October 2, 2018
The Investment View from Prescott, Arizona
When you buy an index fund, you own all the stocks in that index – the good, the bad and the ugly.
Since its highest ever price of $60.00 per share on August 28, 2000, General Electric (Symbol: GE) lost 60% of its value over 18 years before being removed from the venerable Dow Jones Industrial Index of 30 stocks considered representative of our economy.
If you owned the Dow 30 Index during that time, you would have endured holding GE for 17 years after it was time to sell it according to my formula.
The way I see it, to be a successful investor, one should keep more money in investments going up and less in investments going down, adjusting portfolios as needed to stay within these guidelines.
Indexes that lock you into losing stocks for 17 years are recipes for mediocrity, at best, and during market declines, where every stock can become a stinker, index investing can be a disaster.
What I think works best is to screen the list of stocks in an index and own only a few of the best, leaving the losing stocks for other investors to hold.
I screen stocks looking for good earnings, lower debt and other financial characteristics. Then I focus the quality of trend of those companies, focusing on those with smoother upward momentum before turning to my charts to tell me which stocks are the timelier buys. I normally end up selecting holdings for my clients from the top 10% of an index, cherry-picking so to speak.
Our stock selection process has been so effective that we do not have to stay fully invested to keep pace with indexes, and in this way we take much less risk while pursuing growth.
The stock market, represented by the S&P 500 Index**, took a breather during September, with zero gain from August 29-Sept 28, 2018, but considering that September is historically one of the worst months for stocks, no loss is a good sign.
We are experiencing an extremely strong economy with the lowest unemployment claims in 49 years. Those who want to work are finding jobs. Economic growth measured by GDP is 4.2%, much higher than we have seen in almost 4 years.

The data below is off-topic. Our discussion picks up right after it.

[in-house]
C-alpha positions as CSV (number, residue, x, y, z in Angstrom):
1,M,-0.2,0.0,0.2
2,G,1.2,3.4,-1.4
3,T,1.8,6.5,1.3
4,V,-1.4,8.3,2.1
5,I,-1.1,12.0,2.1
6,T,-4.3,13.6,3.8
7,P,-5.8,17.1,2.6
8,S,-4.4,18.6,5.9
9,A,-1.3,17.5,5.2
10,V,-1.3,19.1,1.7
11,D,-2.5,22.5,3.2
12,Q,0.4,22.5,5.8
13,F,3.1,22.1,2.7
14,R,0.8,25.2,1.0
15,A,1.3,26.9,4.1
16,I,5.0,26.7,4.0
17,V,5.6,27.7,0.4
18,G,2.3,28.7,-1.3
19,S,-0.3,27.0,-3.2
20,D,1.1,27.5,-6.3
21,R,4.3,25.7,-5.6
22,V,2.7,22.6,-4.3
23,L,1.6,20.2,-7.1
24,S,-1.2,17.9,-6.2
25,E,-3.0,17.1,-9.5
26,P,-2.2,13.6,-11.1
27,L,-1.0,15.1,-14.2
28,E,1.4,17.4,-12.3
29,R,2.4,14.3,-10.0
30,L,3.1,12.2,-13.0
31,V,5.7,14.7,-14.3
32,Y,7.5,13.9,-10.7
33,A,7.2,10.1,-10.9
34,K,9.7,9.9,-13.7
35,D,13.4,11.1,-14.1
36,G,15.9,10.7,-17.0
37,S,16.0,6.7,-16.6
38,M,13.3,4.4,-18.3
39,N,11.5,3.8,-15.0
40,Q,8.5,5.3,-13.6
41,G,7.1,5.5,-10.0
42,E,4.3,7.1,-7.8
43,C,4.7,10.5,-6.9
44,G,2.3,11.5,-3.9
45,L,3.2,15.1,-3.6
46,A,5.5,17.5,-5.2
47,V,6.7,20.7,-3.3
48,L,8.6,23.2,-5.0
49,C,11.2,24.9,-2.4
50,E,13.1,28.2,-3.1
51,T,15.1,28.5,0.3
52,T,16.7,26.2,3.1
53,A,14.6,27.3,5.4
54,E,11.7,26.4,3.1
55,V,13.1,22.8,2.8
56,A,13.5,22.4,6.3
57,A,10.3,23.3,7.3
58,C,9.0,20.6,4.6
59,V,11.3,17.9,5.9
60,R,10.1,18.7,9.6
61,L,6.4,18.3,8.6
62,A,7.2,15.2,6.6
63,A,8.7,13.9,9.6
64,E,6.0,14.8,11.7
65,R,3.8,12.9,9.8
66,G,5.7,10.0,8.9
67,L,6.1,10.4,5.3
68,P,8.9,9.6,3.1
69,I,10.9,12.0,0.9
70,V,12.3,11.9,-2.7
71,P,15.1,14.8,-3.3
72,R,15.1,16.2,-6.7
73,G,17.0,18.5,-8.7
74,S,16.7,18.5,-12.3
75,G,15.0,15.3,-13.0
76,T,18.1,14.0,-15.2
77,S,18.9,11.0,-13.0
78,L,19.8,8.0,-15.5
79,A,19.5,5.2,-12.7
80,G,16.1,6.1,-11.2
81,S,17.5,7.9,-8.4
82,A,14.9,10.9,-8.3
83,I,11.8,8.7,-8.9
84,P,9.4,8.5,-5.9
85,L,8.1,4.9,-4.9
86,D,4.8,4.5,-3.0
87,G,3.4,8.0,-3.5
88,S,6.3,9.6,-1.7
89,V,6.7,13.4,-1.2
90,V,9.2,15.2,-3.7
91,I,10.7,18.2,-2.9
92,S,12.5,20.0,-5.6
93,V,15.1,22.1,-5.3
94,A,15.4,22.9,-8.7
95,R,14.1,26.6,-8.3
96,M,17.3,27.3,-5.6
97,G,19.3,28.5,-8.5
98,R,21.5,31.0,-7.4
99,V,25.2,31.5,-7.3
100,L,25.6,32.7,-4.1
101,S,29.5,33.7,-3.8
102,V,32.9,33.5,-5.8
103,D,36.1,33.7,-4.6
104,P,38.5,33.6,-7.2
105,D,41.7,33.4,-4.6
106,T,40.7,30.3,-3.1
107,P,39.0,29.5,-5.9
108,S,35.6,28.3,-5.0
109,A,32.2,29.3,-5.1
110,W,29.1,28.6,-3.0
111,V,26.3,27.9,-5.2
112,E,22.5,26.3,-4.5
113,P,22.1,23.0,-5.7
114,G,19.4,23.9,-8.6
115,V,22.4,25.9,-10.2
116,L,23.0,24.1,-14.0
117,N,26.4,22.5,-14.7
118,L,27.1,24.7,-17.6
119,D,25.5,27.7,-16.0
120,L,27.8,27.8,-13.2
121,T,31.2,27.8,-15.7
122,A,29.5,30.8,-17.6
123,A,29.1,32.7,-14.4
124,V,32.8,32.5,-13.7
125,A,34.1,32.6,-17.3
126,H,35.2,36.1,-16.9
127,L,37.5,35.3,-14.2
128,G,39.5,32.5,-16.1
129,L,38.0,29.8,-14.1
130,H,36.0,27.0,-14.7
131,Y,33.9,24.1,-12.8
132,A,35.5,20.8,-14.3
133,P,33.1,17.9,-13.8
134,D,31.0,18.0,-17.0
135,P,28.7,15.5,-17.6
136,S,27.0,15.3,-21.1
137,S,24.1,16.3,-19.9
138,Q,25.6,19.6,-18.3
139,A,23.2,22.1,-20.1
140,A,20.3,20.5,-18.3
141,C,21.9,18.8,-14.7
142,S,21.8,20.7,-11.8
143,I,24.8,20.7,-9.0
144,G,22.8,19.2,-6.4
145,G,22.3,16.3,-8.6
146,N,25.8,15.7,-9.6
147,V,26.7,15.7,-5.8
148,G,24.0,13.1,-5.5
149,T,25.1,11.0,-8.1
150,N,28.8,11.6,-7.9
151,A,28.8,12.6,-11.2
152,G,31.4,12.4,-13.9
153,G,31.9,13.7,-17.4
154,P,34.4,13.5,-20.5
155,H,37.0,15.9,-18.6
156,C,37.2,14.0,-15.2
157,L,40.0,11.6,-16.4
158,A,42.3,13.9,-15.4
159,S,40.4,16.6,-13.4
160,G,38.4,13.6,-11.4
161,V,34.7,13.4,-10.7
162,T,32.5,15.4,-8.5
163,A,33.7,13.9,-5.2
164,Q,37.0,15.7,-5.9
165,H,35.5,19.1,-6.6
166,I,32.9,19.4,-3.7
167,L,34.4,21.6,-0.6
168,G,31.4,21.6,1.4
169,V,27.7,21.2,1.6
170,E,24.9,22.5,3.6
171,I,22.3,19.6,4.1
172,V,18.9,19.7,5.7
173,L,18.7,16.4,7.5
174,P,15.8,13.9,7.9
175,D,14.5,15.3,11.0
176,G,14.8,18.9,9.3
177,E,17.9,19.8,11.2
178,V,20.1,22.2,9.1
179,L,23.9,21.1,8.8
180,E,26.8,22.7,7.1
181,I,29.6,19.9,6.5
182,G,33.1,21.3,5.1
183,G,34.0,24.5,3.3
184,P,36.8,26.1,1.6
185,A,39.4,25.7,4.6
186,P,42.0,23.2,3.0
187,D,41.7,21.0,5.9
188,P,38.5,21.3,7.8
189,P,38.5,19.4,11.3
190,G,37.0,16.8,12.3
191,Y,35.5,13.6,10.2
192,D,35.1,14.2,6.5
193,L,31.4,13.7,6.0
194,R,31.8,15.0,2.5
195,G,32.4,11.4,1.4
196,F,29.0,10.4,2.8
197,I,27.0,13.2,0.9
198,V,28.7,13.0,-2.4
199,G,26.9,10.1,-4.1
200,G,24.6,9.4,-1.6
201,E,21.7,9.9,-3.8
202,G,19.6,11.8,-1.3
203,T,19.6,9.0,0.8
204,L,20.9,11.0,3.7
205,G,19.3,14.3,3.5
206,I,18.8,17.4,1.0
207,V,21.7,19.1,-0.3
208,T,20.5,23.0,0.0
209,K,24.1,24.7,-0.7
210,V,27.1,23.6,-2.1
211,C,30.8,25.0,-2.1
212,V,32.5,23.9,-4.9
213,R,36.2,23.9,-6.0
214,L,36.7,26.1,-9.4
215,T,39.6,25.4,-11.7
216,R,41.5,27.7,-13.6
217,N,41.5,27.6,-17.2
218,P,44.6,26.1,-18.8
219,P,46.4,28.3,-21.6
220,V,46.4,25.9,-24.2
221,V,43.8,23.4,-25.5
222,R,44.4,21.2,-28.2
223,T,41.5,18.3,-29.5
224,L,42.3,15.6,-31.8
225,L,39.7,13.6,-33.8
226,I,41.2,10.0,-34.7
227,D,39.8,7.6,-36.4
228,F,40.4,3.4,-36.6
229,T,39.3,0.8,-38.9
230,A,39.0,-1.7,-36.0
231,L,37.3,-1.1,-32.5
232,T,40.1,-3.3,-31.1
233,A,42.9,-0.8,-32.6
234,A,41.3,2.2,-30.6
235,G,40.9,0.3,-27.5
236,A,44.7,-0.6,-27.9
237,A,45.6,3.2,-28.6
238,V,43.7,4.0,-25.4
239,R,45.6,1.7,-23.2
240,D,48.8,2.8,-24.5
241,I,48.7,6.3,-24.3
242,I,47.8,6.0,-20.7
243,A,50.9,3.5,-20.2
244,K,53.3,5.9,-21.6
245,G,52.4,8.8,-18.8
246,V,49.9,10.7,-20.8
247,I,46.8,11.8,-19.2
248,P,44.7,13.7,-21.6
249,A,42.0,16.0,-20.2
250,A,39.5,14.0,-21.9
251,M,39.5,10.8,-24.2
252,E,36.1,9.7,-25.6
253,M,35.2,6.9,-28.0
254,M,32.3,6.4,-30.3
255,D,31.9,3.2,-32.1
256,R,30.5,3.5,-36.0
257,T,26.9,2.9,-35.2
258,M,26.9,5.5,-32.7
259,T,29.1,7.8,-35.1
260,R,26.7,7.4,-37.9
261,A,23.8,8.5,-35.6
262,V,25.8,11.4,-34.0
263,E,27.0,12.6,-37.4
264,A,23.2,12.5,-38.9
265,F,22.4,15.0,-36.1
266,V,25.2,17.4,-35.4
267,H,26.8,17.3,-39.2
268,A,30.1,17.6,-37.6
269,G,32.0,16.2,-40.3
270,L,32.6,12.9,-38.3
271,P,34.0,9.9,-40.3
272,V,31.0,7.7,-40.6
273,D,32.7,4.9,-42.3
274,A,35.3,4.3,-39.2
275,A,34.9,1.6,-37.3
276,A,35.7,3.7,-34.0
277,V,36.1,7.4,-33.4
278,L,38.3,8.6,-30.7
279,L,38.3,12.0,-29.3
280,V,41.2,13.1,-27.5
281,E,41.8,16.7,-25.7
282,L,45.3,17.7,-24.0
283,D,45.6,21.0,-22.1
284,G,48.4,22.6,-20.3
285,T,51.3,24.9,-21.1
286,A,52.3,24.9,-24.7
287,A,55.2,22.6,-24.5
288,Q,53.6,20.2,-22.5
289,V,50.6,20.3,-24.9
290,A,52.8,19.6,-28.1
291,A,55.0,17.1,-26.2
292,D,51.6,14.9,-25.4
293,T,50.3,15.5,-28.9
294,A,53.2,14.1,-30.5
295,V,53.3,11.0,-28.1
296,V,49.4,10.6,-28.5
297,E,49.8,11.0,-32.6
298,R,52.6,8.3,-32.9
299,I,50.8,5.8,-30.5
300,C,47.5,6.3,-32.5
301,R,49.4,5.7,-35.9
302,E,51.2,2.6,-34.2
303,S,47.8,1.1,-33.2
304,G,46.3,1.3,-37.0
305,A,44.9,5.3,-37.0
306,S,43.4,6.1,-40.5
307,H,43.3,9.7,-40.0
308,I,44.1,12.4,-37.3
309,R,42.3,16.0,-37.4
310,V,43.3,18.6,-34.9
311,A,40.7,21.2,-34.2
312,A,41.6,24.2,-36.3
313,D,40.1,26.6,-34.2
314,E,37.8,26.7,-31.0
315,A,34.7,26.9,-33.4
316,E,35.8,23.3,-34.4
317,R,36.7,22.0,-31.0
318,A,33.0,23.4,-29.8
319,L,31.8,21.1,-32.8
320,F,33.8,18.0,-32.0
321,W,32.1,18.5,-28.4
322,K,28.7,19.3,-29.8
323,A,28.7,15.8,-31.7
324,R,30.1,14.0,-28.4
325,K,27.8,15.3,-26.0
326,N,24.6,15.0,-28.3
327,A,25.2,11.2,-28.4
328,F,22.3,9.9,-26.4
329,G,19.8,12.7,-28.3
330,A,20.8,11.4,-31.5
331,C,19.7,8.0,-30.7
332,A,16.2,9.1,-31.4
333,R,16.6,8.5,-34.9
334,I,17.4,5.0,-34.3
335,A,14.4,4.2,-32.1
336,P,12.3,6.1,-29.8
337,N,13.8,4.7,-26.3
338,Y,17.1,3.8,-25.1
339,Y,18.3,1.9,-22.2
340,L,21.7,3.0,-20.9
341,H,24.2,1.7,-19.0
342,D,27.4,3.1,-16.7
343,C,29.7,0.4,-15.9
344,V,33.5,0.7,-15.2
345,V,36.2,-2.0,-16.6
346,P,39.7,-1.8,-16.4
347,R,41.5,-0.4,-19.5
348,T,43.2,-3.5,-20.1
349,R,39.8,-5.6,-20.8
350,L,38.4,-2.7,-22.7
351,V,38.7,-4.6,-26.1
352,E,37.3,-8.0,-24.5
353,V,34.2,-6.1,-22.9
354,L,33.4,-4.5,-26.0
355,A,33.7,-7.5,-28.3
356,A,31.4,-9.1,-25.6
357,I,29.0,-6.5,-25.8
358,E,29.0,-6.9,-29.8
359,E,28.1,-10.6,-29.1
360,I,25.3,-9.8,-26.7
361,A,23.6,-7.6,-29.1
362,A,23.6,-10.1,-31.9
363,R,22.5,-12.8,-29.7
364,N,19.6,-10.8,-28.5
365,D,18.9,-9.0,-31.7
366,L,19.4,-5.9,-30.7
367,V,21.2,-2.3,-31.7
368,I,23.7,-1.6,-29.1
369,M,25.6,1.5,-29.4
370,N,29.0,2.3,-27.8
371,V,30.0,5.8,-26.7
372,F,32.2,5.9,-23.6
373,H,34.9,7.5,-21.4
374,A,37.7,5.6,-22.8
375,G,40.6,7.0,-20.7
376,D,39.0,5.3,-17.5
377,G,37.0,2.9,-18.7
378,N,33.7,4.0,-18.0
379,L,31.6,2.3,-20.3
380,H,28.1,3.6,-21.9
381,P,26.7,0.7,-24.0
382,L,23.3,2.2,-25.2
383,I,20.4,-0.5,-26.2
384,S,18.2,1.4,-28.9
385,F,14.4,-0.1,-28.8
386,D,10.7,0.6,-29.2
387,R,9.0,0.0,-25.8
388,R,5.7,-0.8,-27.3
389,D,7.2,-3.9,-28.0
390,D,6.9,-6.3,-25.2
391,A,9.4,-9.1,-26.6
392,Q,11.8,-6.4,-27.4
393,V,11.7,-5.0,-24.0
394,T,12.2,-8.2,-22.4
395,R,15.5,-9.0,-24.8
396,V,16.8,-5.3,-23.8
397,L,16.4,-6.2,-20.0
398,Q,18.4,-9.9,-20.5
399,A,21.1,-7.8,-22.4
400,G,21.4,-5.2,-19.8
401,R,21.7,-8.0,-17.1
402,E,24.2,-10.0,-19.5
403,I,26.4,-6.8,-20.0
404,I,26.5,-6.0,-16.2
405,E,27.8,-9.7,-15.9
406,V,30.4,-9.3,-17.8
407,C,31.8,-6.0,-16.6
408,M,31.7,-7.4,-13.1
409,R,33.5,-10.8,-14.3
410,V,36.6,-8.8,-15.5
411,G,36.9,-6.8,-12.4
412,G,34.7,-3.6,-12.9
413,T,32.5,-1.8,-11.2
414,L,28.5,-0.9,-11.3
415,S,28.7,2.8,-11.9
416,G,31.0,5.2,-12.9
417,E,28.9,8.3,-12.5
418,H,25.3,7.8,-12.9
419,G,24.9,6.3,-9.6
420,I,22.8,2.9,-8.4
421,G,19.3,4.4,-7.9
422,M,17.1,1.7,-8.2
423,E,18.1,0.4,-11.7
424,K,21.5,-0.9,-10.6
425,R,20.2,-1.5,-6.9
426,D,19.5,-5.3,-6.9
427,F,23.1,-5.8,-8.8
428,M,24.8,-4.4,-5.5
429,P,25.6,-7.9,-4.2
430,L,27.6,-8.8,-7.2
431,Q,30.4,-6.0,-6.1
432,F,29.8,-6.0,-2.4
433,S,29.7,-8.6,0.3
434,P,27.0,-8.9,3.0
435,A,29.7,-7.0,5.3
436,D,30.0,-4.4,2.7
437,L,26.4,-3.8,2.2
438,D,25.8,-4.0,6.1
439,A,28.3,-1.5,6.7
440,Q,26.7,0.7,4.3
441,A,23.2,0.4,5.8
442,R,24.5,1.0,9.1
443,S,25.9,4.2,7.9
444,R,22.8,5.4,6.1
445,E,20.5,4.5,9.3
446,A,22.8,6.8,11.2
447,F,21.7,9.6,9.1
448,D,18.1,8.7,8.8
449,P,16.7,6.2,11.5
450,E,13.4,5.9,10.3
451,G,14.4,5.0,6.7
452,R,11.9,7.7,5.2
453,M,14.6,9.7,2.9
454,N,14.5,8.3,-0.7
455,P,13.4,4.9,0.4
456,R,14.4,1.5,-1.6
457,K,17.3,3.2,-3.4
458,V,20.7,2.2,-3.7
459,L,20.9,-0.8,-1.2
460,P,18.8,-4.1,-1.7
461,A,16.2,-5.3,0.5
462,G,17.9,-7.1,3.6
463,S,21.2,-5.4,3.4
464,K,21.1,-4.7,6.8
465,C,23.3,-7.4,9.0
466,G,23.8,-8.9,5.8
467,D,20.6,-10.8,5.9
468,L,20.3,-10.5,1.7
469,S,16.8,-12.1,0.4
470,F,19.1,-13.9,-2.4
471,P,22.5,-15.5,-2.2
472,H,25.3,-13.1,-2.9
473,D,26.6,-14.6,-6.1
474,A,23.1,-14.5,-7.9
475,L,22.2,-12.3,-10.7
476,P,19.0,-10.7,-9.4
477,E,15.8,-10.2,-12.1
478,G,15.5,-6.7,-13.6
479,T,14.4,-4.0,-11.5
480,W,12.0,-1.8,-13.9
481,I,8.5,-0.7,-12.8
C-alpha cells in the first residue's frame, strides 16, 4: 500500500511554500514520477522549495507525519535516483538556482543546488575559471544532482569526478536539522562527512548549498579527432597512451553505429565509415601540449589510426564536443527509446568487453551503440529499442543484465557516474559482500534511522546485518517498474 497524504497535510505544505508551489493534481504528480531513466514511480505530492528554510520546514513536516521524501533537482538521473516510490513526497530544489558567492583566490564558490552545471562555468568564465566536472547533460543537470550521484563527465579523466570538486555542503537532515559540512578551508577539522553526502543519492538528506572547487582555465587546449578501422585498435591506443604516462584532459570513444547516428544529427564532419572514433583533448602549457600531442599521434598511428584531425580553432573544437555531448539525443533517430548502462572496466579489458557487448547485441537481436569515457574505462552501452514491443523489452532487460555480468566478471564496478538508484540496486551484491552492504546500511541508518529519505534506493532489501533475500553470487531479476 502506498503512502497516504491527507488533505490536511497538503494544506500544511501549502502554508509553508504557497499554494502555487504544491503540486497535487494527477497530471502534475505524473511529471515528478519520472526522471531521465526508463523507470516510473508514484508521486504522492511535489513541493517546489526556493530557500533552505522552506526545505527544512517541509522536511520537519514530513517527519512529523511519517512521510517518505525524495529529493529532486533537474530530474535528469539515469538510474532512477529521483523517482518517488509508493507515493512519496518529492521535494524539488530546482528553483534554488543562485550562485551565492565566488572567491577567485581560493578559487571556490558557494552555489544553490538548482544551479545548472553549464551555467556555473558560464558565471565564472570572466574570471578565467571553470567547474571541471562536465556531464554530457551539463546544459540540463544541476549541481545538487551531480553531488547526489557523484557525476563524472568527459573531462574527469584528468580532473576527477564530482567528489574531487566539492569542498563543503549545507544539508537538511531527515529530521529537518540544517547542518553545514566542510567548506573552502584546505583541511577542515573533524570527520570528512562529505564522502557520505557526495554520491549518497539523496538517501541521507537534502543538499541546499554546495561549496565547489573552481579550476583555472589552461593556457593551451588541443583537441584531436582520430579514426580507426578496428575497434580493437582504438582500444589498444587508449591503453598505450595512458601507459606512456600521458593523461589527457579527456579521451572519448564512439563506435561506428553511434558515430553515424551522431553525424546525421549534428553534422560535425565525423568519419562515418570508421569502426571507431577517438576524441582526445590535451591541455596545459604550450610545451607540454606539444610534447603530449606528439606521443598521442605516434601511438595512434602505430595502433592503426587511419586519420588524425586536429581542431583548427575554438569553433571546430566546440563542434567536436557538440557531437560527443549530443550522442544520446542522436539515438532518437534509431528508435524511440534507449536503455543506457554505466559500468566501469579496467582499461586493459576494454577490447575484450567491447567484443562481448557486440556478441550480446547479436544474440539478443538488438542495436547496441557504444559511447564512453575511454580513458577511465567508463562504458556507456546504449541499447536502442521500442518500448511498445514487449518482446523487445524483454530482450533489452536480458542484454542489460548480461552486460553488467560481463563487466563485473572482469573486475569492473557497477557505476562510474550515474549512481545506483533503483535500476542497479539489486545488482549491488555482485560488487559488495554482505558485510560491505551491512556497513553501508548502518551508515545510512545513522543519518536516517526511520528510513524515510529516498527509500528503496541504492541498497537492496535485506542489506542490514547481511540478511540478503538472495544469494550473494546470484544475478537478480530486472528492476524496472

Normally we see a stock market swoon in the months before the mid-term elections as nasty rhetoric spooks investors, but despite all the ugly news out of Washington in the past few weeks, the financial markets are remaining calm, which I take as a very good sign.
Much of the market strength is due to the new tax law this year. The biggest news is that corporations now have the incentive of lower taxes here to return cash earned abroad to the US. According to CNBC, US corporations have “repatriated” over $300 billion of the $1 trillion kept overseas. This cash surge has buoyed both financial markets and the value of the dollar as corporations put that money to work.
But individuals also are reaping tax benefits that add to spendable income. Lower tax rates are one direct benefit, but as a Daily Courier article pointed out, APS, the electric provider for much of Arizona is lowering electric bills by about $8 per month to allow $119 million in tax savings they received to flow through to its customers. There are many similar stories of how the tax act has had positive effects on the average American, boosting consumer confidence.
On August 28th, a Reuters article stated “U.S. consumer confidence surged to near an 18-year high in August, as households remained upbeat on the labor market, pointing to strong consumer spending that should help to sustain the economy for the remainder of the year.”